But even when Guilty Gear X2 #Reload feels like a splendid fighting game, it does have some serious flaws. The most prominent one is probably the fact that the game can become really technical once you start fighting against experienced players. Unfortunately, the basic mechanics are never explicitly explained and the training mode does a poor job at providing some additional details about some of the more advanced moves. As in most fighting titles, getting good at Guilty Gear X2 #Reload takes both practice and finesse, but the game does little to alleviate the aforementioned issues as it never clearly explains some of its most basic elements. It’s a shame that the game has such a deep combat system and that you may never get to actually discover it. If you pause the game, you can look at your character’s full repertoire of moves and combos, but this isn’t very helpful when you don’t know how to use basic maneuvers like Recovery or the Roman Cancel. It’s like the game expects players to figure out things on their own. Another problem is the conspicuous absence of an online mode. The game doesn’t include online connectivity of any kind so the only way to play against others is through local multiplayer.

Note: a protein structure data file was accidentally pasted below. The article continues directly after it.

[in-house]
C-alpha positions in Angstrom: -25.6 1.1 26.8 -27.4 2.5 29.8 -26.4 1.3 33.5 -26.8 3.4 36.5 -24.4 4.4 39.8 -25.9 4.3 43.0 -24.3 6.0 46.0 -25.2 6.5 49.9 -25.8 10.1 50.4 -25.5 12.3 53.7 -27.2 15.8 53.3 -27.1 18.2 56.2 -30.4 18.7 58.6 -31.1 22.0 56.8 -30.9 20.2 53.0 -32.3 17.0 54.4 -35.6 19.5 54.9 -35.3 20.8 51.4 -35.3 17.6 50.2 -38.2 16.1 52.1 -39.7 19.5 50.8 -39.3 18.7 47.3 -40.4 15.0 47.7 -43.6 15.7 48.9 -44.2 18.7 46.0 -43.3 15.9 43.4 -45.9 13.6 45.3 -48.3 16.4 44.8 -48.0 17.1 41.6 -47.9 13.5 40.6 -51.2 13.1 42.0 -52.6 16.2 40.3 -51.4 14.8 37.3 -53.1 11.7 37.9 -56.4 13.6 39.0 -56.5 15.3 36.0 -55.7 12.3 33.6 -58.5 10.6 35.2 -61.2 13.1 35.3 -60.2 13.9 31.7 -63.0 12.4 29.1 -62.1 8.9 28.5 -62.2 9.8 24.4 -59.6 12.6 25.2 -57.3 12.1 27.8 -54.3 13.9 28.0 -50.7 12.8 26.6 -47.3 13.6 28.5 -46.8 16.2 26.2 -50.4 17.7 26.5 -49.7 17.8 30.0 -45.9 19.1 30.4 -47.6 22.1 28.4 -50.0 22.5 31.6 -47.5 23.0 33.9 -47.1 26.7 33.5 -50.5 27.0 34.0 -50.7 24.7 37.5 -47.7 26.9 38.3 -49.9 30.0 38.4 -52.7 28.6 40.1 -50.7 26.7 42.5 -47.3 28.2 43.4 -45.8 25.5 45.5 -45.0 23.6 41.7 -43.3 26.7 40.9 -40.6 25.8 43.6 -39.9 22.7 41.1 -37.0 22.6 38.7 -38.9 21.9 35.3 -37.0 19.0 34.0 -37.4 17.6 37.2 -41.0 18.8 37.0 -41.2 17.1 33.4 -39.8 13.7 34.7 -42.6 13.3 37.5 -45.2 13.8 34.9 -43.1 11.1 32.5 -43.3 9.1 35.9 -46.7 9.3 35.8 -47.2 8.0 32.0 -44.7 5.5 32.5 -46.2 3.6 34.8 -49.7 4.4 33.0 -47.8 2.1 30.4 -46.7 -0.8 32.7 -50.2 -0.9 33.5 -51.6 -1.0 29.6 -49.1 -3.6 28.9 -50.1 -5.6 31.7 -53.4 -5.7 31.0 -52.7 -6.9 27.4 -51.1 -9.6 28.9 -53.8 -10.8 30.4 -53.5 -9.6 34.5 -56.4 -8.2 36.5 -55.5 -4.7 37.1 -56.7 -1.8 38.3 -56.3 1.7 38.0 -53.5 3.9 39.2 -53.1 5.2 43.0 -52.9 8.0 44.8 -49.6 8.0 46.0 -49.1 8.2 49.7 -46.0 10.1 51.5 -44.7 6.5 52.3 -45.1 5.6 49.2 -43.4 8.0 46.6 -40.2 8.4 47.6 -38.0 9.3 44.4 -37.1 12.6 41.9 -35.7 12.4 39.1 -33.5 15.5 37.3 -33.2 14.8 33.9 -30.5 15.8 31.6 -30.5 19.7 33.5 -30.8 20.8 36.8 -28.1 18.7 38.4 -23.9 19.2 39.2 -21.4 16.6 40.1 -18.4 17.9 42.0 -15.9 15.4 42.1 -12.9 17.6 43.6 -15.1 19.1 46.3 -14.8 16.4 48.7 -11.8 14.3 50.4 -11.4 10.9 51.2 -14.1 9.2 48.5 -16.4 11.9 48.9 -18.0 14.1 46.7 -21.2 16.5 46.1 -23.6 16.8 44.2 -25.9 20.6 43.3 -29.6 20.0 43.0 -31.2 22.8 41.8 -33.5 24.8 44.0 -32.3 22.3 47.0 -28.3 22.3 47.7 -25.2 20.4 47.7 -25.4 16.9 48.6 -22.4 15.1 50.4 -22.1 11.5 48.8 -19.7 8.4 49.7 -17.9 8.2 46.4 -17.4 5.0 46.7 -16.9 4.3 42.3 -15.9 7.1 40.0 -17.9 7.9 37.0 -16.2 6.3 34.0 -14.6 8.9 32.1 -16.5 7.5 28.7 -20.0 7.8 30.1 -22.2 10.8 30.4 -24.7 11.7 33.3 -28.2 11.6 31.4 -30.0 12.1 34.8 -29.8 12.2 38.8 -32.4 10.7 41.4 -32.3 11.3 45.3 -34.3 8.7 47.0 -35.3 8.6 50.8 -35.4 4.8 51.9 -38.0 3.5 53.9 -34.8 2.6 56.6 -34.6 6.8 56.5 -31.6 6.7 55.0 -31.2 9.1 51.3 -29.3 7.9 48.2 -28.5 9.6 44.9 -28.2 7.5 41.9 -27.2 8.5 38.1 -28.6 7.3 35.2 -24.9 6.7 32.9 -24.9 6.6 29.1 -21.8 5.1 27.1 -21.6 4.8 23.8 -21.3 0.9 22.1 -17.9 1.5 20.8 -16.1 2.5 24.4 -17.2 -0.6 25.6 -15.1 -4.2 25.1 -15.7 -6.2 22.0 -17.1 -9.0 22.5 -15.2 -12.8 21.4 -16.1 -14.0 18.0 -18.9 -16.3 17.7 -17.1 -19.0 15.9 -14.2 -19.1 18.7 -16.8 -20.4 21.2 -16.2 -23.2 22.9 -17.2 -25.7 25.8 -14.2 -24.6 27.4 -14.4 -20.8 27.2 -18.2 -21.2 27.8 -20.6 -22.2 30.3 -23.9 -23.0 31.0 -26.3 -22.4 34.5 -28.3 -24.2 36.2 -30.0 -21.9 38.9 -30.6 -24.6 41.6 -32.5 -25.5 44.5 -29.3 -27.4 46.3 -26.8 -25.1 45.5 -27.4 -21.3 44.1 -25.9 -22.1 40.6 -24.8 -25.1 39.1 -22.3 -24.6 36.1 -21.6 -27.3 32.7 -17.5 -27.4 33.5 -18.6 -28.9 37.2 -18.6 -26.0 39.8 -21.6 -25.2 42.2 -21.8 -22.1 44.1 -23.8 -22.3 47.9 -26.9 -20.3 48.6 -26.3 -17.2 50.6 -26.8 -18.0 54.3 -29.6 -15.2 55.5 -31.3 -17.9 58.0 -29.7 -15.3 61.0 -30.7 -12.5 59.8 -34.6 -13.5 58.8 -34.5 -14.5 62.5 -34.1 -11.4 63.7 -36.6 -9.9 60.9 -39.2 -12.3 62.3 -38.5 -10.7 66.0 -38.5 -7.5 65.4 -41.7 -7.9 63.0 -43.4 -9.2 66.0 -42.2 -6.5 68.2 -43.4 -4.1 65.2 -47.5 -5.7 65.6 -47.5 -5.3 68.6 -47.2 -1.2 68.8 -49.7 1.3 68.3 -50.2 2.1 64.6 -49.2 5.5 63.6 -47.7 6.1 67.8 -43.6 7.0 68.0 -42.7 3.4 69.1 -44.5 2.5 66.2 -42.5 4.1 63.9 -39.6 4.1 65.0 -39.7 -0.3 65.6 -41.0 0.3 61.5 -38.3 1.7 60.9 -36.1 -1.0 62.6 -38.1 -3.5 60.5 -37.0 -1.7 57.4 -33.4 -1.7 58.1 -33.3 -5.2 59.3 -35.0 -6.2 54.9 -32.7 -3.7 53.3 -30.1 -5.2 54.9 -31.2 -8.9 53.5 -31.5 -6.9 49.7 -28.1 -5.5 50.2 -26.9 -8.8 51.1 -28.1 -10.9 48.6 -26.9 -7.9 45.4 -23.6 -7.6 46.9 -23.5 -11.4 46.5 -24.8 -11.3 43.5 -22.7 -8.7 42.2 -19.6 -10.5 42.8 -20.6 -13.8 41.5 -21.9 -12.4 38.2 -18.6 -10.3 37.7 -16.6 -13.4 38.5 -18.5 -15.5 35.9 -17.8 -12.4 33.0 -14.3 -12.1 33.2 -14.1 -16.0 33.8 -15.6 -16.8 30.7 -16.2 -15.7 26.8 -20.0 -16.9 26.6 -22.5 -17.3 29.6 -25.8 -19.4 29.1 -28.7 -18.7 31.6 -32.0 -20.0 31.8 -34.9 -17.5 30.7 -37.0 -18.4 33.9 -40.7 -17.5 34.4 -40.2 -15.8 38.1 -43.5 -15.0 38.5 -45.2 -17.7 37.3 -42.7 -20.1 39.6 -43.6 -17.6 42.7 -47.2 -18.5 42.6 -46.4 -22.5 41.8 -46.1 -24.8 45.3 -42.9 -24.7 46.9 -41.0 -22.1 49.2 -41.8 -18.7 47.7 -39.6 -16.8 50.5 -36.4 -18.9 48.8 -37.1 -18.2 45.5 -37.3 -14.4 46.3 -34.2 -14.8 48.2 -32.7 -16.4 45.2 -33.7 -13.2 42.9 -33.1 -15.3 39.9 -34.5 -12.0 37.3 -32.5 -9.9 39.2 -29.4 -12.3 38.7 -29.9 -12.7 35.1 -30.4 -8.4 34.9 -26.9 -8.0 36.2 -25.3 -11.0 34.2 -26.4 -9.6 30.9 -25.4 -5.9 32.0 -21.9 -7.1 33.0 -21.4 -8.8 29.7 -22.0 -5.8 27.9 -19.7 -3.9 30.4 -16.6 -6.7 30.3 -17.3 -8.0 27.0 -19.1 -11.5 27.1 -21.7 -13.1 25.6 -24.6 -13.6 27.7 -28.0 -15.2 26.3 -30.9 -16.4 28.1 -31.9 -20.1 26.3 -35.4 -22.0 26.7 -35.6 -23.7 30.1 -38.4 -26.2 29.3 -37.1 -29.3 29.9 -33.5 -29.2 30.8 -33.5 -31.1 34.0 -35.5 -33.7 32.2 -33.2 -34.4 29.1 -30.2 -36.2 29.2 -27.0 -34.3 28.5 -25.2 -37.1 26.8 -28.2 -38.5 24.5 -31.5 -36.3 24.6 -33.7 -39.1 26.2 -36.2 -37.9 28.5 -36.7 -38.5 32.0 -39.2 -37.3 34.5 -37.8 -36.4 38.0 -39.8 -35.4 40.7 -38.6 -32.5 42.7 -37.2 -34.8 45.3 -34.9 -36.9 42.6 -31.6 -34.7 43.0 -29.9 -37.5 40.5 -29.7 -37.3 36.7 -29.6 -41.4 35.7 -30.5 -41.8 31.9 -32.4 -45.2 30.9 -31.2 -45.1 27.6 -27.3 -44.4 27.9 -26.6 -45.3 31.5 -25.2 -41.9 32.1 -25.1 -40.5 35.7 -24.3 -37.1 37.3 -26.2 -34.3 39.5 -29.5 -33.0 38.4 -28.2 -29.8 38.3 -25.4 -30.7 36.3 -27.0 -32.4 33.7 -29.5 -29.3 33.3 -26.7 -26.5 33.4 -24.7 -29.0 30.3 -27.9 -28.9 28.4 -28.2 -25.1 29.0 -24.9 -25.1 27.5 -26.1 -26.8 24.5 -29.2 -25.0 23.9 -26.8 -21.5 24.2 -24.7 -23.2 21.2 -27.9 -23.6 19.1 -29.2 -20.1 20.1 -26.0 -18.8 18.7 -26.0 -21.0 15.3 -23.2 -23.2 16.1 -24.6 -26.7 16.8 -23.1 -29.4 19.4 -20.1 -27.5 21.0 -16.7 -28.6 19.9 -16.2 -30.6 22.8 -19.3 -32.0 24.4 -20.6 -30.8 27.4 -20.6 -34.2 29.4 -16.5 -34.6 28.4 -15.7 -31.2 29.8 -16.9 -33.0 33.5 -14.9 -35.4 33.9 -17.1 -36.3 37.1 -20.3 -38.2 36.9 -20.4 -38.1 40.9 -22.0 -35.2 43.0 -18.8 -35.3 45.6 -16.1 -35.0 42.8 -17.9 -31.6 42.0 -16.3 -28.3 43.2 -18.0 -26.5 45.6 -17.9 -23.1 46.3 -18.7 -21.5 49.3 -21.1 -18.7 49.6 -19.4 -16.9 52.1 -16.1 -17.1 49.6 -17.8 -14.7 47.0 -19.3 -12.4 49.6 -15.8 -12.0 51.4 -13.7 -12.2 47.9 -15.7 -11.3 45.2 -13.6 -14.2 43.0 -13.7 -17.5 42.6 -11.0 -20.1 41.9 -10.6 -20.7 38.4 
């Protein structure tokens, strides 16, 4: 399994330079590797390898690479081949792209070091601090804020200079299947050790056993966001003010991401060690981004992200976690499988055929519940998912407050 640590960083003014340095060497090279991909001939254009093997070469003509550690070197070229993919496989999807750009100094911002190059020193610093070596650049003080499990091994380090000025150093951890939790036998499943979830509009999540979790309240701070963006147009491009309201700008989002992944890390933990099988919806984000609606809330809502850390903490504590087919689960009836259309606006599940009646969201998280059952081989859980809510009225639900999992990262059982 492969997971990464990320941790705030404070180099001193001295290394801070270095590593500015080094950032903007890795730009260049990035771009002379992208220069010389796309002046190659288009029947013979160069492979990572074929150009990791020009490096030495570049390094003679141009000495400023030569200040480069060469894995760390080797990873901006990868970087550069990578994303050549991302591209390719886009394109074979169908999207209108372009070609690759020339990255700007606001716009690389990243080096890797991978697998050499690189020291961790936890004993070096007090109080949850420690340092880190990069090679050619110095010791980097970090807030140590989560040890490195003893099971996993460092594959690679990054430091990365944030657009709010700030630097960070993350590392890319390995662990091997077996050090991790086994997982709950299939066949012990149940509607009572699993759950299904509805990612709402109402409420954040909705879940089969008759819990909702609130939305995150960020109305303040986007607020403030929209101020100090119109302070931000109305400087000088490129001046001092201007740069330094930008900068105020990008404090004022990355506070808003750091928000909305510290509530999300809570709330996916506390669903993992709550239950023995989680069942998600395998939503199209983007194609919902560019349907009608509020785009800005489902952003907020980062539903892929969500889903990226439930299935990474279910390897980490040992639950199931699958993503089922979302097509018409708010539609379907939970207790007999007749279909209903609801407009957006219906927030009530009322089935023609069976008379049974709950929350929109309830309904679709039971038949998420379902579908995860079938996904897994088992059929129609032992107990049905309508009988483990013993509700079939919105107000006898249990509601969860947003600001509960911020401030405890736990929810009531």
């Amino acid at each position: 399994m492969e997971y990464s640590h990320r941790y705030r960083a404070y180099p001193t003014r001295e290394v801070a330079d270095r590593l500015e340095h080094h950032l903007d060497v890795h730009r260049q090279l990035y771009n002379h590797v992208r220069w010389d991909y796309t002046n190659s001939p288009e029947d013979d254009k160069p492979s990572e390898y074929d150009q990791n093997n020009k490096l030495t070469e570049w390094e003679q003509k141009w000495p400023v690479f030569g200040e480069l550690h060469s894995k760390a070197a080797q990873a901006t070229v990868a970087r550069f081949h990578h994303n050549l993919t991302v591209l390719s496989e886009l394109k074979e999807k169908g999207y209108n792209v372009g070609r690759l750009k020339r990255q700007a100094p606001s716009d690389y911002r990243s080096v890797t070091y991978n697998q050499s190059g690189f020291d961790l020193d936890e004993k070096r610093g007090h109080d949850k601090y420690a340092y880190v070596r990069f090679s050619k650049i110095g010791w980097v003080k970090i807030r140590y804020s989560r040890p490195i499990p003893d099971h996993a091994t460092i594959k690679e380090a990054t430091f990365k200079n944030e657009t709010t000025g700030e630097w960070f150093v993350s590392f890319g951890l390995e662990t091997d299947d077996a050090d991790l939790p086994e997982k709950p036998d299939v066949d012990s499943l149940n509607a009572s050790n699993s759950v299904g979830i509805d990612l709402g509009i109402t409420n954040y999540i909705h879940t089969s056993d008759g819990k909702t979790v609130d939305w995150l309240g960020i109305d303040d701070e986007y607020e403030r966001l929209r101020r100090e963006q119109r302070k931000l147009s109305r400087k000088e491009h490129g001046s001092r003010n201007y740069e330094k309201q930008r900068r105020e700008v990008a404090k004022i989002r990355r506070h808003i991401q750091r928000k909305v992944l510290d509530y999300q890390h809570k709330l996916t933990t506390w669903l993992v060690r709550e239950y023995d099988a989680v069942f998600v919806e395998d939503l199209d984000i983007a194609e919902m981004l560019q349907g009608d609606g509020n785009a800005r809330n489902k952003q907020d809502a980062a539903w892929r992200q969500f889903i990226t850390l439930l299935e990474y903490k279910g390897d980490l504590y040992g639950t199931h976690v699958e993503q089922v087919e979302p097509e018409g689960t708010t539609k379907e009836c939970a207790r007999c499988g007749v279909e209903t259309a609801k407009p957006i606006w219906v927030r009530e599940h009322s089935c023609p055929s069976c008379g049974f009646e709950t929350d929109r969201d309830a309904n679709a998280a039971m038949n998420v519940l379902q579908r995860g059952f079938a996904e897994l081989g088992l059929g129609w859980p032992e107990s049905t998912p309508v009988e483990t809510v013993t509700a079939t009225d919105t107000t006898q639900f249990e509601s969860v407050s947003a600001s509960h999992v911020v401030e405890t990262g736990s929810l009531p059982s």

Guilty Gear X2 #Reload is a terrific game. The unconventional roster of characters suit the game well, the breakneck action is definitely engrossing, there are barely loading times at all and most modes are quite gripping. Unfortunately, the story mode is deeply disappointing, no online modes have been included and the basic combat system is poorly explained. In the end, if you do have somebody you can play with locally, Guilty Gear X2 #Reload is a great option. If not, you’ll probably be very disappointed.